Hyped for hibiscus
By THERESA BLACKWELL
LARGO -- It's been five years since Bob Carran of Largo caught a bug at softball practice. He warns that you'll catch it too, if you're not careful.
" "Hibiscusitis' they call it on the Internet," he said.
He's referring to a love of the hibiscus.
That day at the softball field, the dugout bench was covered with flowers of many colors and shapes. "What are those?" Carran asked teammate Curt Sinclair, who cut them in his Seminole garden. The hibiscus blooms were beyond anything Carran had seen in his nearly 30 years of living in Largo.
He went to a show, bought his first hybrid variety and was hooked. "So now I play softball three days a week and I play in the yard seven days a week," he said.
Sinclair's hobby grew, too. He's now a commercial hibiscus grower in Myakka City and national president of the American Hibiscus Society.
At 2:30 p.m. Sunday, Sinclair will speak on "Getting the Most From Your Hibiscus" at a show and sale at the Pinellas County Extension in Largo. Sales start at 9:30 a.m., and the judged show will open at 1 p.m. Blooms will compete for best of show in six classes, with one class reserved for amateurs. Entries will be accepted between 8:30 and 11:30 a.m.
The local chapter of the society organized the event and hopes to spread the bug to new enthusiasts. "Be prepared to have fun and be prepared to be shocked and amazed at what you see," said Tom Miller of Clearwater, local society chapter vice president and chairman of the event.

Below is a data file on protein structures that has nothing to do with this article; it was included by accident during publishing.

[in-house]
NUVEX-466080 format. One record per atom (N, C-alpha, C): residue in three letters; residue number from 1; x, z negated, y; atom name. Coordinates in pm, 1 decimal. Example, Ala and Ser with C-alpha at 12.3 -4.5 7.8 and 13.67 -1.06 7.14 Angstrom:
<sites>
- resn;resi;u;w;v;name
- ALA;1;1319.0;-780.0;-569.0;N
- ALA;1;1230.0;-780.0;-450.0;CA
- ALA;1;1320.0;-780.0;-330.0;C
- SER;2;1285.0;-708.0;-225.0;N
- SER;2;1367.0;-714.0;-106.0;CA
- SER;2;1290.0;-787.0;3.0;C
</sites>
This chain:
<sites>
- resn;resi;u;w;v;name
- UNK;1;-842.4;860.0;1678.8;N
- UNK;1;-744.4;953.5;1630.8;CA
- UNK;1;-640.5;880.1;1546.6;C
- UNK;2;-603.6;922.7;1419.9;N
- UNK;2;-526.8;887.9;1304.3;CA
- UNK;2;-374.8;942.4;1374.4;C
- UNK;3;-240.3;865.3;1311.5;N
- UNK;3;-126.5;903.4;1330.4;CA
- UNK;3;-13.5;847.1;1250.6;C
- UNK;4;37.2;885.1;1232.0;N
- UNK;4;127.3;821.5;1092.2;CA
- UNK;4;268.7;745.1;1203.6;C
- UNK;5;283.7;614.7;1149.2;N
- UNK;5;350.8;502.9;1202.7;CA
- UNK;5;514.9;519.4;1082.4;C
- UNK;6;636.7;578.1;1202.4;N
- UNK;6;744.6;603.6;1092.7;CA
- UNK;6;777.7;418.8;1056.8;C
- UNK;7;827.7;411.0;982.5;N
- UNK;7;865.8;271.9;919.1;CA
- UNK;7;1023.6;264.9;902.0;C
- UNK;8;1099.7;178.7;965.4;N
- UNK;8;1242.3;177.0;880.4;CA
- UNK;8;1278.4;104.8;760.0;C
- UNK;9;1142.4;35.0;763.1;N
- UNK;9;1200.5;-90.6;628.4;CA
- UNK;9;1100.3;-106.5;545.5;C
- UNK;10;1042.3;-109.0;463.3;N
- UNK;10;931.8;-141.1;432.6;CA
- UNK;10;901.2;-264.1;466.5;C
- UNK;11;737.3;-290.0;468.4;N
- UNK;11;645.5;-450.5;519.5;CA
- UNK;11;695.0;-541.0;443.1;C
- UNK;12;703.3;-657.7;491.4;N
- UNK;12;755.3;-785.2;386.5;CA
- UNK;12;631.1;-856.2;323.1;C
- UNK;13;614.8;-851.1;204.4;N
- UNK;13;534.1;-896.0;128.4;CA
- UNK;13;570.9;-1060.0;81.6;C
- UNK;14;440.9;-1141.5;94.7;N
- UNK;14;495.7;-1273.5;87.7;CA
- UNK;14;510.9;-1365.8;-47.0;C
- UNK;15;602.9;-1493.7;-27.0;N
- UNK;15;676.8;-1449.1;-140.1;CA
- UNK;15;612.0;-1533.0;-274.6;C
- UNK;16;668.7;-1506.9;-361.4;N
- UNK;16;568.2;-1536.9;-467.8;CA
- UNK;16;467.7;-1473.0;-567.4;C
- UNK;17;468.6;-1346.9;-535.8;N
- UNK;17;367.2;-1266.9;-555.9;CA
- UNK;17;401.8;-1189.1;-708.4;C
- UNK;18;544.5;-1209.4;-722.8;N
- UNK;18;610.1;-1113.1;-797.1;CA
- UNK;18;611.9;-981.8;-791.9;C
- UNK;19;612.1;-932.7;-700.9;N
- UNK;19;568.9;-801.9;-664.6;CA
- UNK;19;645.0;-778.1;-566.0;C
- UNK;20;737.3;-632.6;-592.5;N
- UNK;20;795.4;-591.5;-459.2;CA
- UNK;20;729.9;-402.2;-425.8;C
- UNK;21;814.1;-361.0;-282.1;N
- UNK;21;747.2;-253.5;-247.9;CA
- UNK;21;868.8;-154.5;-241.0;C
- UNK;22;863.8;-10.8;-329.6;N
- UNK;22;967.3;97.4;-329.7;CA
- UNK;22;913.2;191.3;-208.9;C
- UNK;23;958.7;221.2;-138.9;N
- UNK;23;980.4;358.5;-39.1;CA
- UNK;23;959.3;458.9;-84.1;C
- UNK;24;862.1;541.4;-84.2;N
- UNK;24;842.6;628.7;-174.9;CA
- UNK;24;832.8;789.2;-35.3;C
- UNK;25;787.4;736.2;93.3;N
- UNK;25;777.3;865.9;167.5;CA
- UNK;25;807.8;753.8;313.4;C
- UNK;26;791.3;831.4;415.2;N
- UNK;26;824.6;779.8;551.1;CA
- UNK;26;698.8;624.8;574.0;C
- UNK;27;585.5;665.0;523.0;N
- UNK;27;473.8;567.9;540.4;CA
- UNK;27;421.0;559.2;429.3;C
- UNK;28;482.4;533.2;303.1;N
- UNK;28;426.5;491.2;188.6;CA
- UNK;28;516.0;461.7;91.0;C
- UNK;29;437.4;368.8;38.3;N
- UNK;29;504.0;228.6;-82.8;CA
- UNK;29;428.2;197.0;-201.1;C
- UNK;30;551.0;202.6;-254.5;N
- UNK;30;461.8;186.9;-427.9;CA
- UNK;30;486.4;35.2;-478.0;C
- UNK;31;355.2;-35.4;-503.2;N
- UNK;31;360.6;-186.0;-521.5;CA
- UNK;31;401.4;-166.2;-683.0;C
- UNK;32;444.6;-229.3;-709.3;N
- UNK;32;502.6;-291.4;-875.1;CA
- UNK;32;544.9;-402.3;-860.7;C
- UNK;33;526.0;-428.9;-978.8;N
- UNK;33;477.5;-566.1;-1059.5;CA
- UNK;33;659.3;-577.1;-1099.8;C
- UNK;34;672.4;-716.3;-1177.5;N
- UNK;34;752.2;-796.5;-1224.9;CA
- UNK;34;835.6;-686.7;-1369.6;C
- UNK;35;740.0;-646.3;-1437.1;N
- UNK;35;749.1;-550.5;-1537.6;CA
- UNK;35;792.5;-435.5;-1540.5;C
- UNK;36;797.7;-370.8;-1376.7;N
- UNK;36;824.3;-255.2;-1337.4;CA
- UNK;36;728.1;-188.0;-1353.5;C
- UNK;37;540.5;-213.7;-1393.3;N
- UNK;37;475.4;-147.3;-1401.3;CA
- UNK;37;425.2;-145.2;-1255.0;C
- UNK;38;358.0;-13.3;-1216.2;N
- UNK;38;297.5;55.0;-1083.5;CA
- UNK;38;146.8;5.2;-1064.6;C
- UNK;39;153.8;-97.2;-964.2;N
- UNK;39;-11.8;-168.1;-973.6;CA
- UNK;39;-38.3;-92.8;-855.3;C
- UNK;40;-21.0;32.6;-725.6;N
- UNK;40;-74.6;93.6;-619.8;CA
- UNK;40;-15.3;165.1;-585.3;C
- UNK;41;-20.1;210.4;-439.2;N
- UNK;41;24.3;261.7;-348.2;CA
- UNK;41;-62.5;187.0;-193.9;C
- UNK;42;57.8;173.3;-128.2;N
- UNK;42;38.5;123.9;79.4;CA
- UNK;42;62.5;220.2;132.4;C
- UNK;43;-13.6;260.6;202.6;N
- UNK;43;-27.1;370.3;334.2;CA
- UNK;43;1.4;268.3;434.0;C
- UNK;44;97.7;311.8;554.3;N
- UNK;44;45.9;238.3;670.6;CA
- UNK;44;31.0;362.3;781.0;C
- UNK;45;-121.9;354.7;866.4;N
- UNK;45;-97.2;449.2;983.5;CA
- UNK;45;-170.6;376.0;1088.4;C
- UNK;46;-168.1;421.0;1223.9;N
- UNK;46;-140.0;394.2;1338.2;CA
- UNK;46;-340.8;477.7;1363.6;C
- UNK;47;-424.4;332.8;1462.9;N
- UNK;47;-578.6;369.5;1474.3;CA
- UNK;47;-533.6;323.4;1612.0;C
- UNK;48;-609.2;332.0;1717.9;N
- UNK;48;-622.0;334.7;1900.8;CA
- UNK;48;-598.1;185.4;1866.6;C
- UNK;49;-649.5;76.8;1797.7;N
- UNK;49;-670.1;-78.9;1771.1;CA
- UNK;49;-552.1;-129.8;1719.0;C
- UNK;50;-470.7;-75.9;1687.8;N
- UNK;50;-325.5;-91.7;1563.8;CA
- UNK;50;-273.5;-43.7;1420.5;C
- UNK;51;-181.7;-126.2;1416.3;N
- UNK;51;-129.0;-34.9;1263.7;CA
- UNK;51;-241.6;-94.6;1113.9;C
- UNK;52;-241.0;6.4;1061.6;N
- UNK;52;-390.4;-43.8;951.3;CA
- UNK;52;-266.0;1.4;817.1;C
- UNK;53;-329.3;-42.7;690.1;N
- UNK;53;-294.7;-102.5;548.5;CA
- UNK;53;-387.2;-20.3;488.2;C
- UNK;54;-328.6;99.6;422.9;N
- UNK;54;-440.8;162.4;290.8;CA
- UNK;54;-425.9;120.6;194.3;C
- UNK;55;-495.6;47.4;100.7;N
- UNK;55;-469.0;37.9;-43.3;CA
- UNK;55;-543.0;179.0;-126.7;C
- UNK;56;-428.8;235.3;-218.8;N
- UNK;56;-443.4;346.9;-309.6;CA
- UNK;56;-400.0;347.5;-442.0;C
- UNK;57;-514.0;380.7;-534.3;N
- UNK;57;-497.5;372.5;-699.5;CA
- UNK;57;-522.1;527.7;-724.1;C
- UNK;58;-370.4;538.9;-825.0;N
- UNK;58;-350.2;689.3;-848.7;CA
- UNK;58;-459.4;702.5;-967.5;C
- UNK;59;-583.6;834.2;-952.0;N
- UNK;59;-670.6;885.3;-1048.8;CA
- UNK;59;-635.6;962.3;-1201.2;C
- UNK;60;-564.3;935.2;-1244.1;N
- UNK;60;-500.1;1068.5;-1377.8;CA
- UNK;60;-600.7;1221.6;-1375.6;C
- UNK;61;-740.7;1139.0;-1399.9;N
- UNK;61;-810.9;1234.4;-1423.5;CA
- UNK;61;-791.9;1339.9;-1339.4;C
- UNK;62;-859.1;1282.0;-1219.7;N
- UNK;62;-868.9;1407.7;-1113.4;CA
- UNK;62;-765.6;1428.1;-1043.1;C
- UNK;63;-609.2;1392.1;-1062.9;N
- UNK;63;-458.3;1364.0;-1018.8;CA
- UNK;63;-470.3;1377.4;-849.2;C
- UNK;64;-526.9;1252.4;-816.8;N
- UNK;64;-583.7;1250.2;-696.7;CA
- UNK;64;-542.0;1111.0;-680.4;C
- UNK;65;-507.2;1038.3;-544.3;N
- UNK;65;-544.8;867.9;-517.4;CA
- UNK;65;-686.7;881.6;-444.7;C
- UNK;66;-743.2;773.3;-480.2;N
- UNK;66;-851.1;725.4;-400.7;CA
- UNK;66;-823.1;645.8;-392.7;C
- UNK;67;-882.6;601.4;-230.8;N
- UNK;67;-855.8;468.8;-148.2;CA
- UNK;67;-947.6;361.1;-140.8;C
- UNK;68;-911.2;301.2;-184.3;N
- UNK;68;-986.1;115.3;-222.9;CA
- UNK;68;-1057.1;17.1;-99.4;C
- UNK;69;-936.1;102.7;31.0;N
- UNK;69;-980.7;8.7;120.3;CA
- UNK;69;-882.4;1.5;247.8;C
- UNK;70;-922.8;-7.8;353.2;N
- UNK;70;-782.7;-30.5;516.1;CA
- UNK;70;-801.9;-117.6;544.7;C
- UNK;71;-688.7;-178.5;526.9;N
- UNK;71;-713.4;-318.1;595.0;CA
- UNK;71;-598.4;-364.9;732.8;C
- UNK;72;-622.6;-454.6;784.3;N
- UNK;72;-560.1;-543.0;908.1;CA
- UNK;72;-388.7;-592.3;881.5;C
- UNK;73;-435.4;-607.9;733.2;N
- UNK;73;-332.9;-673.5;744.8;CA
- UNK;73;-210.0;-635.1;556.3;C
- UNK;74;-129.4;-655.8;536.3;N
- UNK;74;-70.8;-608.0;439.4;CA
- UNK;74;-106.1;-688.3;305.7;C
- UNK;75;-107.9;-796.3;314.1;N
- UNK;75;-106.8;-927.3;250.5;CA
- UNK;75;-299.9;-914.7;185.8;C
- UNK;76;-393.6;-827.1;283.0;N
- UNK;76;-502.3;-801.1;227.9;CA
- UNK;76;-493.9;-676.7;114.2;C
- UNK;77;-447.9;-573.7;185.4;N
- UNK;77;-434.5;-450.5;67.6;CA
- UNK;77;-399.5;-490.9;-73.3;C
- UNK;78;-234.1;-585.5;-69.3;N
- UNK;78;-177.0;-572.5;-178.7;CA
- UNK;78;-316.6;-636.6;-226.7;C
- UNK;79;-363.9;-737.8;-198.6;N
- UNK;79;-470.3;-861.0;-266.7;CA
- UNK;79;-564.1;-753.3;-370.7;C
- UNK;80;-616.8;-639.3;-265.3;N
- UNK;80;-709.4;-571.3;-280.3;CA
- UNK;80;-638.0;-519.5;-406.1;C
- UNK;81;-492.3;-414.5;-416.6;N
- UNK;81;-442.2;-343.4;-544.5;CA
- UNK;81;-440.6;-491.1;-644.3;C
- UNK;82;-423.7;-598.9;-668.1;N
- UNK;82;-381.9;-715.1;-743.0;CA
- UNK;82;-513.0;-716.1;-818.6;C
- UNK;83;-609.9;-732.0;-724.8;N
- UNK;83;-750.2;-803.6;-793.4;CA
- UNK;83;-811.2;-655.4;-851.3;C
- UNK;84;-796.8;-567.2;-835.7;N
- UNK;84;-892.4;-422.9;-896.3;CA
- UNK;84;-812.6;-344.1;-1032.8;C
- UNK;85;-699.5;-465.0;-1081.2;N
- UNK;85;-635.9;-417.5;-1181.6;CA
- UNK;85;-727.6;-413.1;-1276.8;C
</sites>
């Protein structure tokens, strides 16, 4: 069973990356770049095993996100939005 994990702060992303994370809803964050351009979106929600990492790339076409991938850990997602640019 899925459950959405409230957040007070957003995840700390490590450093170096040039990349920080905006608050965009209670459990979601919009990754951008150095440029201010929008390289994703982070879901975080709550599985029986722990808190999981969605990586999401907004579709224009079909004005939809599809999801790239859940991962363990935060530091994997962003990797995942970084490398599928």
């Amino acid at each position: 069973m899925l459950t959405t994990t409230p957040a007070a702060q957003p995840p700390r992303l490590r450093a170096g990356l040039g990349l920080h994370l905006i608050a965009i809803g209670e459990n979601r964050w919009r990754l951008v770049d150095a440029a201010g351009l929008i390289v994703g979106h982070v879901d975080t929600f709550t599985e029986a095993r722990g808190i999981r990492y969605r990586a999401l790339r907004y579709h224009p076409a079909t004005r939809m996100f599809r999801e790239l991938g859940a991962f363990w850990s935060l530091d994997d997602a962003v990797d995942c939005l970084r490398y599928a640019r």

Miller said the plants for sale cost $12 and generally are hybrids of the more common stock, with 30 to 50 varieties -- everything from white to red, to brown and near blue.
"They are not the hibiscus you would find at Home Depot," he said. If you turn onto Carran's street thinking his house will be the one with the hibiscus, you will have to look back at your directions. The bug has spread to neighboring yards.
"Everybody's gone hibiscus crazy around here," Carran said.
Raising new varieties is a large part of the fun for Carran.
"I like to do the hybridizing part of it because you come out every morning and you don't know whether you're going to get the orange with the lavender center or the pink with the white veins," he said.
Plants grown from seeds may have flowers nothing like their parents. Carran once crossed two plants with 5-inch blooms and got a plant with 2-inch blooms. "I call it 5 plus 5 equals 2," he said.
Carran pollinates one flower with the pollen of another type of flower, tagging the plant with the names of the parents. With some luck a seed pod will grow, and he plants the seeds in a seedling tray. As they grow, he scoops them out with a fine silver butter knife he inherited from his mother.
"It's perfect. It slides right into the seedling tray to scoop out the seedlings," he said. In the garden, the blooms range from huge flowers to tiny carnation types. Some have double petals and others have single petals that may or may not overlap on the edges. Kaleidoscopic colors of cream to yellow, pink, orange, red, lavender and nearly blue to brown range over the scene and merge on flowers.
Carran pollinates flowers with an artist's brush as he moves through the garden.
"He's the Mr. Bee. He pollinates every morning," said his wife, Maribeth.
One of the plants drew Carran's attention. "See this one, honey. It just bloomed for the first time," he said.
Carran plans to enter the show, but he can't say which hibiscus he will enter. With the show on a Sunday, he said, it's a joke in the hibiscus society that the flowers bloom, but "never on Sunday."
"You just have to wait and see what blooms," he said.
If you goThe hibiscus show and sale is Sunday at the Pinellas County Extension, 12175 125th St. N, Largo. Sale hours: 9:30 a.m. to 4 p.m. Entries for the show will be acepted from 8:30 to 11:30 a.m. Show hours: 1 p.m. to 4 p.m. all the local hibiscus society at 895-8165, or visit the Web site of the Sunset chapter (sunsetchapter.org)
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